The President then instructed that Sri Lanka abstain from voting, which instruction was conveyed to the Sri Lankan mission at the UN in New York. Sri Lanka was the only country to abstain from this vote. Going forward, the President instructed his foreign policy team to oppose any economic or security initiative put forward by Australia, Canada, New Zealand or Western European countries, so long as these nations remain aligned to the US and hostile to China, which the President considers Sri Lanka’s most important ally.

As at 10st June 2020, over 39,000 Sri Lankans employed in Gulf countries such as Kuwait, the UAE and Saudi Arabia, had sought repatriation to Sri Lanka. The majority are employed professionals, not domestic workers. The Foreign Ministry is inundated with a backlog of over 1,500 emails and letters from those individuals and their families, but the Ministry is unable to take steps to repatriate them due to lack of quarantine centres. As at 25th June, 39 Sri Lankan workers have died in the Middle East while an unknown number have contracted COVID 19.

The Jetwing and Citrus hotel groups, with close links to the President, are now proposing to accommodate approximately 2,000 individuals at a time for luxury quarantine at a room rate of Rs.7,000 per night for double-occupancy on full board basis, so long as the military takes responsibility for deep cleaning of the rooms and other clerical services free of charge. Several other organisations and the Janatha Vimukthi Peramuna (JVP) had proposed to accommodate the Gulf Returnees at their cost but the government has instructed the Task Force not to engage anyone else in repatriation procedures. There is pressure from SLPP groups to expedite the repatriation of foreign workers to avoid any backlash during the election campaign.

Many Sri Lankans abroad have not been able to have their expired Sri Lankan passports extended or to obtain new passports due to inaction in Sri Lankan missions. Sri Lankan missions in Gulf Countries, the US, Germany, France, South Korea and Australia have failed to give efficient consular services and informed many applicants that their hands are tied due to the Ministry not facilitating the exchange of diplomatic pouches for almost three months.

The Foreign Ministry has received a list of 250 names for appointments as domestic workers at foreign missions, who receive only a meagre salary below the minimum wage of their host countries. The list has been prepared by the Presidential Secretariat. With the appointments being granted, over 108 other staff members already working in those stations will soon be recalled.

7. Attack on Protesters on 10th June to Avoid Protest against China on 11th June..

A Black Lives Matter protest organised by the left-wing Frontline Socialist Party (FSP), a breakaway group of the Janatha Vimukthi Peramuna (JVP), was surrounded and brutally attacked by a group of over 500 police and military personnel on 10th June. Over 40 protestors were injured. At least two dozen, including several women and elderly people, received treatment at the Colombo National Hospital. Police arrested 20 protestors at the scene, and also arrested two human rights lawyers, Nuwan Bopage and Swasthika Arulingham. The lawyers were arrested in retaliation after they identified themselves as attorneys and asked the police to state the basis for arresting the protestors.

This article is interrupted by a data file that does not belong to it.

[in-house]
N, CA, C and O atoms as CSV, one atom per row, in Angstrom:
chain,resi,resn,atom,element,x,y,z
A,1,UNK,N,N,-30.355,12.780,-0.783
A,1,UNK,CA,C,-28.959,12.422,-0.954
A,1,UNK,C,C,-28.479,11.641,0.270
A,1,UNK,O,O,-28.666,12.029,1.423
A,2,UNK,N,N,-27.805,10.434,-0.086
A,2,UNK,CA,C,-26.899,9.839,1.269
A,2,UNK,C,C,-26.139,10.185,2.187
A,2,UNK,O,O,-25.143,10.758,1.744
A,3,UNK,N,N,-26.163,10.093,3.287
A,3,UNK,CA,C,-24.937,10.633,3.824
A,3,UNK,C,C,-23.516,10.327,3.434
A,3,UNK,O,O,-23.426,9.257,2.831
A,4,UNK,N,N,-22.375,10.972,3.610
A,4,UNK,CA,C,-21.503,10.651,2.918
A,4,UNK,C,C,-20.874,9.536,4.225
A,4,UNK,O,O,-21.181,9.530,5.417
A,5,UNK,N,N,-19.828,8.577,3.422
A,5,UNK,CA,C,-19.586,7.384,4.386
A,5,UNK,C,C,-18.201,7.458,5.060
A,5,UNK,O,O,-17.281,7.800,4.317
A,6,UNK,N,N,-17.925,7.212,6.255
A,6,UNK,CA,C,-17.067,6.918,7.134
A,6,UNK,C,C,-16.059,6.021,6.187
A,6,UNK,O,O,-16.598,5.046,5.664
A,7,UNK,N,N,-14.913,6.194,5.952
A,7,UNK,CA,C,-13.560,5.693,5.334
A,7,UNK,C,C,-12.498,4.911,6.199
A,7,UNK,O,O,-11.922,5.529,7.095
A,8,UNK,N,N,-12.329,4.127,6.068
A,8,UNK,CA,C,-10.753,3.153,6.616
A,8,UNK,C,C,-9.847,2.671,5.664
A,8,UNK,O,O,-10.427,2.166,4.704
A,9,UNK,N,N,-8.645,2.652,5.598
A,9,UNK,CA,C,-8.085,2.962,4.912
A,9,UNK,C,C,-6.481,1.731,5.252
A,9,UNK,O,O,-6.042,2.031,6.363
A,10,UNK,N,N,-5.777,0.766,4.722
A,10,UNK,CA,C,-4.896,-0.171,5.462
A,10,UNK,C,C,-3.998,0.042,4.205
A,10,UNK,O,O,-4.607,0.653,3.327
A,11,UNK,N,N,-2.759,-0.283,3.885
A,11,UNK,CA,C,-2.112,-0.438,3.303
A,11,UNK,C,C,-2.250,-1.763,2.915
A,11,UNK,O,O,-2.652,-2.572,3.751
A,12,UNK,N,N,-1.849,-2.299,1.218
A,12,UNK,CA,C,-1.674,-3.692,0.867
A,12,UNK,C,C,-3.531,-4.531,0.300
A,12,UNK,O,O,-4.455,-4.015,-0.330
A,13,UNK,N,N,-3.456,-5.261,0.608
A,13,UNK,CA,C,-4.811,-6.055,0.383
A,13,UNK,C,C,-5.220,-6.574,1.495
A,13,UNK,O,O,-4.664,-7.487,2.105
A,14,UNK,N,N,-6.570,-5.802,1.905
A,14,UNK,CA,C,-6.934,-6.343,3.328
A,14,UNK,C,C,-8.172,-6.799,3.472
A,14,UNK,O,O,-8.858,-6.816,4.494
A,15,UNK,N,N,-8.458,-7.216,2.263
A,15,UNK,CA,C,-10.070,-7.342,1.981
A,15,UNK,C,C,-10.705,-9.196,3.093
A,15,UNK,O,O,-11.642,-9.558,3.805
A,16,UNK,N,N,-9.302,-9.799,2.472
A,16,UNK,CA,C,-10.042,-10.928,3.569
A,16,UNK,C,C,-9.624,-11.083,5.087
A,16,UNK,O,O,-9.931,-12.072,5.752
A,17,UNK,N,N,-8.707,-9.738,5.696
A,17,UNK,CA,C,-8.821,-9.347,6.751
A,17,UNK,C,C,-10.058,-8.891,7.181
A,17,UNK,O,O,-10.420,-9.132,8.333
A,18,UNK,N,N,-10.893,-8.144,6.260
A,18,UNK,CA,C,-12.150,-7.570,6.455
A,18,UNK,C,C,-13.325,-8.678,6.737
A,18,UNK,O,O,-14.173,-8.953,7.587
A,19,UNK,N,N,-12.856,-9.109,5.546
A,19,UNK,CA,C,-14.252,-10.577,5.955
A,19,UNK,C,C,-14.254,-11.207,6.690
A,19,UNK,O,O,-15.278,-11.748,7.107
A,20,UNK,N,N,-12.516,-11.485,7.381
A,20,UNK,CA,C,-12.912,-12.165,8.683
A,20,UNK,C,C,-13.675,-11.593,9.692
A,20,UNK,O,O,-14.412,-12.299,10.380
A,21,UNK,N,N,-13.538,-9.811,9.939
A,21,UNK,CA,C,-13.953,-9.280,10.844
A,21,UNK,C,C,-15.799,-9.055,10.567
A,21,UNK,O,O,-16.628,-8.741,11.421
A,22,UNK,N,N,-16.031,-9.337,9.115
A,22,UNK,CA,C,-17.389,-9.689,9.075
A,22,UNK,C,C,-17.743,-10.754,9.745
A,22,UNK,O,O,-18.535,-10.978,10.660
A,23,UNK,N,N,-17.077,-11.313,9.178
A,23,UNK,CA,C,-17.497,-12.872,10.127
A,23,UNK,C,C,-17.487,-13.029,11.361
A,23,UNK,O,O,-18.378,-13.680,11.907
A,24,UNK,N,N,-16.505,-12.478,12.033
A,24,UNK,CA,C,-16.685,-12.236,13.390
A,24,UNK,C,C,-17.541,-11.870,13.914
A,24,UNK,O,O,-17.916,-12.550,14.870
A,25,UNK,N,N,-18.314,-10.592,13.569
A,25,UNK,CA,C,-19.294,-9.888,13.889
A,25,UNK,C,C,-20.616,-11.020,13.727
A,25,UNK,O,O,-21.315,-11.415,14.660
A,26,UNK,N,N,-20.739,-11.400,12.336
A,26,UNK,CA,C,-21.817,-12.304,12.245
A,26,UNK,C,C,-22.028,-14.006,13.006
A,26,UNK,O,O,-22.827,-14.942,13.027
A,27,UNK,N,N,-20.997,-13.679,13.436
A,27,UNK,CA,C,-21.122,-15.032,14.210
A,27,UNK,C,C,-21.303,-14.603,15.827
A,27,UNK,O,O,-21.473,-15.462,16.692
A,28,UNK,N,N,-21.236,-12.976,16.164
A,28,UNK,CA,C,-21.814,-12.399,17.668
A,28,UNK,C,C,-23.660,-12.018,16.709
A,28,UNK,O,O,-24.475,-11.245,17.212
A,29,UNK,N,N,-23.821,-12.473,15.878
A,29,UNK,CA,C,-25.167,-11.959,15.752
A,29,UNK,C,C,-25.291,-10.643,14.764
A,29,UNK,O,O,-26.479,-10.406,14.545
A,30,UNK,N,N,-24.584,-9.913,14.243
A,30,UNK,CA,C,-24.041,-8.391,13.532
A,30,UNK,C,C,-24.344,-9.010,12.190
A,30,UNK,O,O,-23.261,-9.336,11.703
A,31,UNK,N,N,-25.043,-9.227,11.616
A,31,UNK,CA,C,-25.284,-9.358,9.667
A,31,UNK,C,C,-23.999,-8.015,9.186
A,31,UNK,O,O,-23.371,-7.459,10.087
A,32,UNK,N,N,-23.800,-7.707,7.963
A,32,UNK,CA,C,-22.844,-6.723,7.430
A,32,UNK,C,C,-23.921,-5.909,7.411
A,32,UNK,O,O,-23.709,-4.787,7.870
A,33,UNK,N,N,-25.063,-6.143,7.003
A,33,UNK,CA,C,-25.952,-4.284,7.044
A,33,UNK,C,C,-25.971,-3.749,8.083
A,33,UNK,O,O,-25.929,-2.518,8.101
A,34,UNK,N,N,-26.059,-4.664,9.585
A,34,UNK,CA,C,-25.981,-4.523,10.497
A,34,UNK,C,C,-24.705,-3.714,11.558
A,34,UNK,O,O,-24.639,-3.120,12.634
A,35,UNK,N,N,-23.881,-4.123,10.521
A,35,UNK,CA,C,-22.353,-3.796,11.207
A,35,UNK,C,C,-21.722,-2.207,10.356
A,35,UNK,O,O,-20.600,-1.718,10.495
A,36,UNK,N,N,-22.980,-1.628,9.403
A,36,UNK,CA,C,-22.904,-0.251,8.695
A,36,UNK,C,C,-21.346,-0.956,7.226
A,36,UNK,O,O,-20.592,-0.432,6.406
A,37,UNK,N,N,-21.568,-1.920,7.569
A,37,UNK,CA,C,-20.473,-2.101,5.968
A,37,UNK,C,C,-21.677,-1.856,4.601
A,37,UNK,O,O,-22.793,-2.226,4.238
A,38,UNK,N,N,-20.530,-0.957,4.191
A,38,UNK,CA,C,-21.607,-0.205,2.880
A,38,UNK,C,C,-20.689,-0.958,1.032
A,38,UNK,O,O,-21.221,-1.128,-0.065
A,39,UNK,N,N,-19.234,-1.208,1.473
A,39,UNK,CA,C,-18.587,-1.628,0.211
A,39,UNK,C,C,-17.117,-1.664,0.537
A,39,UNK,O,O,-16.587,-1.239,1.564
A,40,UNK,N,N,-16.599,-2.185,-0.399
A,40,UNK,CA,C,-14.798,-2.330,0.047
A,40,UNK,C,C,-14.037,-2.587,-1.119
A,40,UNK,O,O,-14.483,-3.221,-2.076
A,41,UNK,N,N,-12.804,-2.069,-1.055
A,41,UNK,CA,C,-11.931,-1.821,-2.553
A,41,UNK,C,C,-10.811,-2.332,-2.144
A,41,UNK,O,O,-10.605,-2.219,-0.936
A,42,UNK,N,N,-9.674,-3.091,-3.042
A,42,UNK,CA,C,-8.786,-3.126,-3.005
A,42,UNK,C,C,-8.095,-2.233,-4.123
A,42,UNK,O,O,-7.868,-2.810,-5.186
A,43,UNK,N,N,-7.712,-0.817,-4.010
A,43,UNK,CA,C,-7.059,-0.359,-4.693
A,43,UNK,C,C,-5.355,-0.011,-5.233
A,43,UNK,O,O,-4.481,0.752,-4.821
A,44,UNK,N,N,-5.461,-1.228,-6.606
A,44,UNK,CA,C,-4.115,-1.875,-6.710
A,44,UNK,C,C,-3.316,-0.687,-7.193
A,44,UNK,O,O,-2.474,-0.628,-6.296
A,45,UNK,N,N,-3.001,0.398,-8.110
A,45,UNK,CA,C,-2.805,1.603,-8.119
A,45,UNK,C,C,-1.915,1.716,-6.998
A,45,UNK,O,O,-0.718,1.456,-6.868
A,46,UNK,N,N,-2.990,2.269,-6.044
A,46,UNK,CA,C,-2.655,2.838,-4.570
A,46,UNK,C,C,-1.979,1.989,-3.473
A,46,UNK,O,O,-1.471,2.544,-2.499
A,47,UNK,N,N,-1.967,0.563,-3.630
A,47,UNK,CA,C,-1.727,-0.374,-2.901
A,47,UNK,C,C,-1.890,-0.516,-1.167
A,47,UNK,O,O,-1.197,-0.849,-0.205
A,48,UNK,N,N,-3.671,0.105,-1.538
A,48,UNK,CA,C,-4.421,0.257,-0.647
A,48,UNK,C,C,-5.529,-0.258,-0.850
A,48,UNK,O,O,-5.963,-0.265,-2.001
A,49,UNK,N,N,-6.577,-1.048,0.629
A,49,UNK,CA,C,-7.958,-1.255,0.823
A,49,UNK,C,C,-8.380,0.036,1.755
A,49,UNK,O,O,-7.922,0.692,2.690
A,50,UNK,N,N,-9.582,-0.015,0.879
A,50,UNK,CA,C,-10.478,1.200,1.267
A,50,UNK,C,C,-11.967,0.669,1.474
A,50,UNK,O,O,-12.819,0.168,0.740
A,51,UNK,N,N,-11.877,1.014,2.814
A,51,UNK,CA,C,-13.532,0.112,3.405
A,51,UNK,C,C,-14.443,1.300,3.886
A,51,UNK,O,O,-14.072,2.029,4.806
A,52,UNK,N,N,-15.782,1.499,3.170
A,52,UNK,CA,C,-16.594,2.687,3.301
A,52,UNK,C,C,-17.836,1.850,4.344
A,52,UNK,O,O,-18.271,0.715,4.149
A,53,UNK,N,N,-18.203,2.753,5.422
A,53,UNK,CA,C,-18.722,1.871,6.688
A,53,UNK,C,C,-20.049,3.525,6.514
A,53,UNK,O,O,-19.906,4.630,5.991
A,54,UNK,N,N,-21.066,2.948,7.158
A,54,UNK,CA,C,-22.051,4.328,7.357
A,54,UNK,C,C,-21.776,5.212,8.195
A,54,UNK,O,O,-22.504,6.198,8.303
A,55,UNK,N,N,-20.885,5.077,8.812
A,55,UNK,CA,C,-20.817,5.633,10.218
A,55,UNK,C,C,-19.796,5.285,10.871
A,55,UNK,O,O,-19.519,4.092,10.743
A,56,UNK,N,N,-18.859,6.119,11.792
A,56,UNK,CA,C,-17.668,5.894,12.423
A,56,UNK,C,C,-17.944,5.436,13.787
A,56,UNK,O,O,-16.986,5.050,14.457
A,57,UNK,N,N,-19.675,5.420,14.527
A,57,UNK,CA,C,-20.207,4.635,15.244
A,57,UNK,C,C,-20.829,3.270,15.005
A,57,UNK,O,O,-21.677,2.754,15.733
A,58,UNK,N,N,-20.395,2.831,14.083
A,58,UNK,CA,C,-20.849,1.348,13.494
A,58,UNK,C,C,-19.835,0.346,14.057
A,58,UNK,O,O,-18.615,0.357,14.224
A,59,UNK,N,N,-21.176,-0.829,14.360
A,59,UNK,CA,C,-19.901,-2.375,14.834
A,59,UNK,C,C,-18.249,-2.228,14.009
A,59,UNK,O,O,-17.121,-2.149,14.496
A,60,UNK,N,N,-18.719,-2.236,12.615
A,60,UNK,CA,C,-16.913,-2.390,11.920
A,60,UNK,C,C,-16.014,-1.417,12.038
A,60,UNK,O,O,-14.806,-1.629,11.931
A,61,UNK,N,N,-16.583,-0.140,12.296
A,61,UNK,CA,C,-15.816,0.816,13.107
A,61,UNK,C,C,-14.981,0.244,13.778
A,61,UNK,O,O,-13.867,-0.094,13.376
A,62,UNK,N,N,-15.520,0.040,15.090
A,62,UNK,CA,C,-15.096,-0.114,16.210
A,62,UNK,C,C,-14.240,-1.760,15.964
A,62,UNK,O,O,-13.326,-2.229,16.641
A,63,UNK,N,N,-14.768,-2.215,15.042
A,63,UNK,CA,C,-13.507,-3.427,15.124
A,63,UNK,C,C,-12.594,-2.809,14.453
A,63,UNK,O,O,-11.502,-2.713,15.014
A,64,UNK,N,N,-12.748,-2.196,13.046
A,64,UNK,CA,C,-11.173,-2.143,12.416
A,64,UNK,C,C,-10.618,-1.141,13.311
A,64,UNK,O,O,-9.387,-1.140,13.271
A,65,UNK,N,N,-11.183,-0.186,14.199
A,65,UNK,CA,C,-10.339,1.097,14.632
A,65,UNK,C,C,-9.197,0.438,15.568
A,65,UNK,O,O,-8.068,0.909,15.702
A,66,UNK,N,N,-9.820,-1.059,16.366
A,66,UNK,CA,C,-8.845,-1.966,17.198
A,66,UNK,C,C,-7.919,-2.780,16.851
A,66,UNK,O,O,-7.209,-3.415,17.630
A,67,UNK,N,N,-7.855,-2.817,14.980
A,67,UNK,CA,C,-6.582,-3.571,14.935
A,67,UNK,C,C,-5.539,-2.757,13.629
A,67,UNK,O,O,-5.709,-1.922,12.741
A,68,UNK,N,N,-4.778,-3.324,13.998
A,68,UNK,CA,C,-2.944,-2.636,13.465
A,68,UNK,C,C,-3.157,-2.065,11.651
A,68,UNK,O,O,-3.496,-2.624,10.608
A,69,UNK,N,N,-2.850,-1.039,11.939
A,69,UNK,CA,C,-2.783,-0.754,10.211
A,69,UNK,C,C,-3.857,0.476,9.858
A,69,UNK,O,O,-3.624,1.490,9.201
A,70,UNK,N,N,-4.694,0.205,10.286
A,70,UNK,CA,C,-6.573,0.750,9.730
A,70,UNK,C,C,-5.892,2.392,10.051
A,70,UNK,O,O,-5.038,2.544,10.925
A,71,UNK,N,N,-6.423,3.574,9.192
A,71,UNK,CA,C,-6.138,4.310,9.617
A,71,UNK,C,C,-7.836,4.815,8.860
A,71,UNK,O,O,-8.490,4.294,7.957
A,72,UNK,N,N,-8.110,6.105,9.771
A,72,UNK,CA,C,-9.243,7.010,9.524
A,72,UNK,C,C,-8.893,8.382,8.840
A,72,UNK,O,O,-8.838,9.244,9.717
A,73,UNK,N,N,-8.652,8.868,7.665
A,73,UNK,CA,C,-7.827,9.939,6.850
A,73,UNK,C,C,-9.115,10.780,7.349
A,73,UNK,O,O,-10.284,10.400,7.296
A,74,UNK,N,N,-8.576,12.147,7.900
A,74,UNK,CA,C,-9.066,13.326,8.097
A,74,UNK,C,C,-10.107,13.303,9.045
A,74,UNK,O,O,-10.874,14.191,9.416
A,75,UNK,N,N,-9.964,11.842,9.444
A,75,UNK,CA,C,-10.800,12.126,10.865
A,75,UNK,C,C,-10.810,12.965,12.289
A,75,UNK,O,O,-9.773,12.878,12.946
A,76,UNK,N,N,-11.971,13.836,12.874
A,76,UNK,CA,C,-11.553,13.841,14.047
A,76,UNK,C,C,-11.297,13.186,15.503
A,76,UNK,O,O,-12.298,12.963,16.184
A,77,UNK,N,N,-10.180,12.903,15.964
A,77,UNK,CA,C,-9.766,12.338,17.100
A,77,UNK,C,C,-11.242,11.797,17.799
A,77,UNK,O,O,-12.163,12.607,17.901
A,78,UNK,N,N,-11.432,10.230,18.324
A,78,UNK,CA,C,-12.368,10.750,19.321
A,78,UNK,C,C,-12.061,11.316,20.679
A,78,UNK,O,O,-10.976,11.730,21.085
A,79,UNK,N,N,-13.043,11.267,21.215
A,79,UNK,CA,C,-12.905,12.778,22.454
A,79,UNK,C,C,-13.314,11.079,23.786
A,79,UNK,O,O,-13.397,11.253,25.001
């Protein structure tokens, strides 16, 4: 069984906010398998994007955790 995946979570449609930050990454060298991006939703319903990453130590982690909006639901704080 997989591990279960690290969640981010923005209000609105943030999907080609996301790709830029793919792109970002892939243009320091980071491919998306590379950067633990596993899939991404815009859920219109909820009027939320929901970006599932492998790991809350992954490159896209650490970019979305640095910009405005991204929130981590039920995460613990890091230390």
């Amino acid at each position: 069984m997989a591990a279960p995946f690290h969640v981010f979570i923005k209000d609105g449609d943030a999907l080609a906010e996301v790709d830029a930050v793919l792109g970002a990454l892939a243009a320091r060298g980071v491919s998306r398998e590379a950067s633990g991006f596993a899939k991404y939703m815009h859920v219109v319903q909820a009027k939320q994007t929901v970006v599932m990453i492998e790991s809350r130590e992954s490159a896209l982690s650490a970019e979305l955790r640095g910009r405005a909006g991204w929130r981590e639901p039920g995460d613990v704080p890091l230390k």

The Bar Association of Sri Lanka (BASL), which has in the past been at the forefront of defending the rights of attorneys to make representations to authorities without fear of persecution, declined to intervene on behalf of the arrested lawyers, for fear of angering President Rajapaksa. While silent on the rights of attorney facing arrest, assault and intimidation, the BASL has remained vocal in its campaign to attack trade and aid agreements between Sri Lanka and the United States. With the BASL turning a blind eye, lawyers had to appeal to the President’s personal lawyer and national list candidate, M.U.M. Ali Sabry, to seek the release of the arrested attorneys.

The ruthless and excessive show of force by security forces was calculated, and intended to deter a COVID-19 protest planned for the next day outside of the Chinese embassy. Acting Chinese ambassador Hu Wei appealed to the President and his aide Admiral Jayanath Colambage to prevent any protests in Sri Lanka relating to China’s handling of COVID-19. The Defence Ministry thereafter directed the police to use force to disperse protestors on 10th June in order to deter protestors from gathering on the 11th.

8. Presidential Commission headed by Justice Abeyratne on Allegations of Political Victimisation..

The commission has continued its work, directly interfering with several ongoing high court trials, by seeking to intimidate, question and examine witnesses in those trials on behalf of several accused persons who have filed complaints of political victimisation with the commission. These accused include navy officers on trial for murdering 11 youth, a senior police officer on trial for helping a rape and murder suspect to evade arrest, a former judge on trial for elephant trafficking and several former military officers and civil servants on trial for charges of bribery, corruption and firearms misuse in connection with an illegal armoury operated from Sri Lankan waters.

Attorney-General Dappula De Livera has assigned Additional Solicitor General Rohantha Abeysuriya to assist the commission and has declined to protect or otherwise represent police officers who are being targeted by the commission. The AG has, however, vigorously protested the commission’s persecution of officers in his own department. In a blistering letter last week, the AG criticised what he framed as attempts by the Commission to overrule trial courts and grill witnesses on behalf of accused persons standing trial in the high courts.